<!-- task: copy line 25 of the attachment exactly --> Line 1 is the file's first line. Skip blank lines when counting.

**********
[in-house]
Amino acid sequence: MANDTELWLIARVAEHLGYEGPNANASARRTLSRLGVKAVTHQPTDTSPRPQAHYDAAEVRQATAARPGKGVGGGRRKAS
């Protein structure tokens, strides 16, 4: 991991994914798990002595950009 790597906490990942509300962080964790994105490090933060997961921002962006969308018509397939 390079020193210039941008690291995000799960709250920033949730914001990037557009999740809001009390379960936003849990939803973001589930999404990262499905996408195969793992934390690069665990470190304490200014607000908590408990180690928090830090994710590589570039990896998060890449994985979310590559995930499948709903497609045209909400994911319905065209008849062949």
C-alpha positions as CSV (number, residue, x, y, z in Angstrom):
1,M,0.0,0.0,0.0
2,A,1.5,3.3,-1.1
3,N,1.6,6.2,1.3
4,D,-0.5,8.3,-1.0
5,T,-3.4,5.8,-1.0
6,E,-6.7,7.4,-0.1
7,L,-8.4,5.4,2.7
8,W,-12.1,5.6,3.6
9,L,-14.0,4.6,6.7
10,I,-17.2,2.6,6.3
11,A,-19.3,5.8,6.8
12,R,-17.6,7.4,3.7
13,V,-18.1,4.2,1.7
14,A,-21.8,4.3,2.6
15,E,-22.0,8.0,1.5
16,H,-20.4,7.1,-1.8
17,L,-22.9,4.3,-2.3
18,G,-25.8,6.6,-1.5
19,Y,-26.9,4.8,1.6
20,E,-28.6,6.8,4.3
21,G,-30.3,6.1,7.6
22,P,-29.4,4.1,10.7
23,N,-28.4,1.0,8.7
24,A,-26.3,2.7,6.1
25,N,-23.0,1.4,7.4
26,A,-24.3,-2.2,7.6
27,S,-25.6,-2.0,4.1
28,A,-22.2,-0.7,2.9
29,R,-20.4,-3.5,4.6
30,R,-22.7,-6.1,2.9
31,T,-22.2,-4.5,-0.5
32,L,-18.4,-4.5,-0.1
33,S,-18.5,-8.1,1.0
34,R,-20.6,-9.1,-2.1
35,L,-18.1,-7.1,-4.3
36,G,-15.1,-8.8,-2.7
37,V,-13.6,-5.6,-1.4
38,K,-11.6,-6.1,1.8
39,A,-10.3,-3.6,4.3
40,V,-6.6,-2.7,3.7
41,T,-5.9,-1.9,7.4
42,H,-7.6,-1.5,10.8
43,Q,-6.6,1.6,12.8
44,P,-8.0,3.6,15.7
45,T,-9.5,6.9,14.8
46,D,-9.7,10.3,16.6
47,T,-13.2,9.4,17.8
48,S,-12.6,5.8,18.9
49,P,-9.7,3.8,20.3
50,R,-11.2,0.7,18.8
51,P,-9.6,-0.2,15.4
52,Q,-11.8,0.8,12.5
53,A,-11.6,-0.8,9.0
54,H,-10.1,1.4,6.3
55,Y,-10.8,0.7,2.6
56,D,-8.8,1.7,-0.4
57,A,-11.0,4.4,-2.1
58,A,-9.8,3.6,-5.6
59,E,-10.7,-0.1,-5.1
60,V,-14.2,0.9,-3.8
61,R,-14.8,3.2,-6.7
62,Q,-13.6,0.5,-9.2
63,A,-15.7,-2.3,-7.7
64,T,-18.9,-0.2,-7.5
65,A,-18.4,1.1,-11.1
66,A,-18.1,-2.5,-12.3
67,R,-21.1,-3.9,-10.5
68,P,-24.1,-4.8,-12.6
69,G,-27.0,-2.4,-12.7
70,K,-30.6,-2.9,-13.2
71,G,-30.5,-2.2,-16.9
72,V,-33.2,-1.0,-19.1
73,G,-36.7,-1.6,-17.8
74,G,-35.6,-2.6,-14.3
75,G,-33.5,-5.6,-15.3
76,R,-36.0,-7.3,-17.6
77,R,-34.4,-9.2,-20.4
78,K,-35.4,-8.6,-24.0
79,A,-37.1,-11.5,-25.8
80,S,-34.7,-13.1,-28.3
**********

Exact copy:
21,G,-30.3,6.1,7.6